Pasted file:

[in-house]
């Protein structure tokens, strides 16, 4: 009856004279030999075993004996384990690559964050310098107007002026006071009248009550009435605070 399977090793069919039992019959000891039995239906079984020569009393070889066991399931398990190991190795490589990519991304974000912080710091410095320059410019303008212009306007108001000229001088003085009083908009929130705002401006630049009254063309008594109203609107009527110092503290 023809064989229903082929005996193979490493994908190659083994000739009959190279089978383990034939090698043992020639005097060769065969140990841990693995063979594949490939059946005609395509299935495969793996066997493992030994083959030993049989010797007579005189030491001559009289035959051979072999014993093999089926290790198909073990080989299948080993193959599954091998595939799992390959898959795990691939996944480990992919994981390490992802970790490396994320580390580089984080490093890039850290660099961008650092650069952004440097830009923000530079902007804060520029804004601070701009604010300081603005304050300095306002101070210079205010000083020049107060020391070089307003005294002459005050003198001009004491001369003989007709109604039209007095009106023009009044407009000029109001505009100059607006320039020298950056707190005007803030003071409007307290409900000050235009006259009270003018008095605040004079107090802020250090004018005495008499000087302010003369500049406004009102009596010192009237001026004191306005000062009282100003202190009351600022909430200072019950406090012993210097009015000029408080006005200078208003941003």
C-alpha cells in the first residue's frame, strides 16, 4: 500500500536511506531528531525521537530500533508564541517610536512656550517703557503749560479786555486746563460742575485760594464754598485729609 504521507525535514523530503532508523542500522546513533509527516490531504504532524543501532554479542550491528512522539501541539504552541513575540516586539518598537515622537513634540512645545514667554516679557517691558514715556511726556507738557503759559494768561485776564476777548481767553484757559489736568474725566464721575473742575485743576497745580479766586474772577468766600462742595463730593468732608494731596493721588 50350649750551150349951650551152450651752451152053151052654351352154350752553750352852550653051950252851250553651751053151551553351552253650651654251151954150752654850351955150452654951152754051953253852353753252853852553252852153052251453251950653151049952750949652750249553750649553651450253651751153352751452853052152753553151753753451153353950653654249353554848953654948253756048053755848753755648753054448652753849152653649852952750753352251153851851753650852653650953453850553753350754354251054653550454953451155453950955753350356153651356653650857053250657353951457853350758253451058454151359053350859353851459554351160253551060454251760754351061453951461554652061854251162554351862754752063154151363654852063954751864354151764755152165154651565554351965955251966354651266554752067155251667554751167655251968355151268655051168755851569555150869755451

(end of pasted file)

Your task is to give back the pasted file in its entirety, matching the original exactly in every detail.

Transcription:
[in-house]
């Protein structure tokens, strides 16, 4: 009856004279030999075993004996384990690559964050310098107007002026006071009248009550009435605070 399977090793069919039992019959000891039995239906079984020569009393070889066991399931398990190991190795490589990519991304974000912080710091410095320059410019303008212009306007108001000229001088003085009083908009929130705002401006630049009254063309008594109203609107009527110092503290 023809064989229903082929005996193979490493994908190659083994000739009959190279089978383990034939090698043992020639005097060769065969140990841990693995063979594949490939059946005609395509299935495969793996066997493992030994083959030993049989010797007579005189030491001559009289035959051979072999014993093999089926290790198909073990080989299948080993193959599954091998595939799992390959898959795990691939996944480990992919994981390490992802970790490396994320580390580089984080490093890039850290660099961008650092650069952004440097830009923000530079902007804060520029804004601070701009604010300081603005304050300095306002101070210079205010000083020049107060020391070089307003005294002459005050003198001009004491001369003989007709109604039209007095009106023009009044407009000029109001505009100059607006320039020298950056707190005007803030003071409007307290409900000050235009006259009270003018008095605040004079107090802020250090004018005495008499000087302010003369500049406004009102009596010192009237001026004191306005000062009282100003202190009351600022909430200072019950406090012993210097009015000029408080006005200078208003941003």
C-alpha cells in the first residue's frame, strides 16, 4: 500500500536511506531528531525521537530500533508564541517610536512656550517703557503749560479786555486746563460742575485760594464754598485729609 504521507525535514523530503532508523542500522546513533509527516490531504504532524543501532554479542550491528512522539501541539504552541513575540516586539518598537515622537513634540512645545514667554516679557517691558514715556511726556507738557503759559494768561485776564476777548481767553484757559489736568474725566464721575473742575485743576497745580479766586474772577468766600462742595463730593468732608494731596493721588 50350649750551150349951650551152450651752451152053151052654351352154350752553750352852550653051950252851250553651751053151551553351552253650651654251151954150752654850351955150452654951152754051953253852353753252853852553252852153052251453251950653151049952750949652750249553750649553651450253651751153352751452853052152753553151753753451153353950653654249353554848953654948253756048053755848753755648753054448652753849152653649852952750753352251153851851753650852653650953453850553753350754354251054653550454953451155453950955753350356153651356653650857053250657353951457853350758253451058454151359053350859353851459554351160253551060454251760754351061453951461554652061854251162554351862754752063154151363654852063954751864354151764755152165154651565554351965955251966354651266554752067155251667554751167655251968355151268655051168755851569555150869755451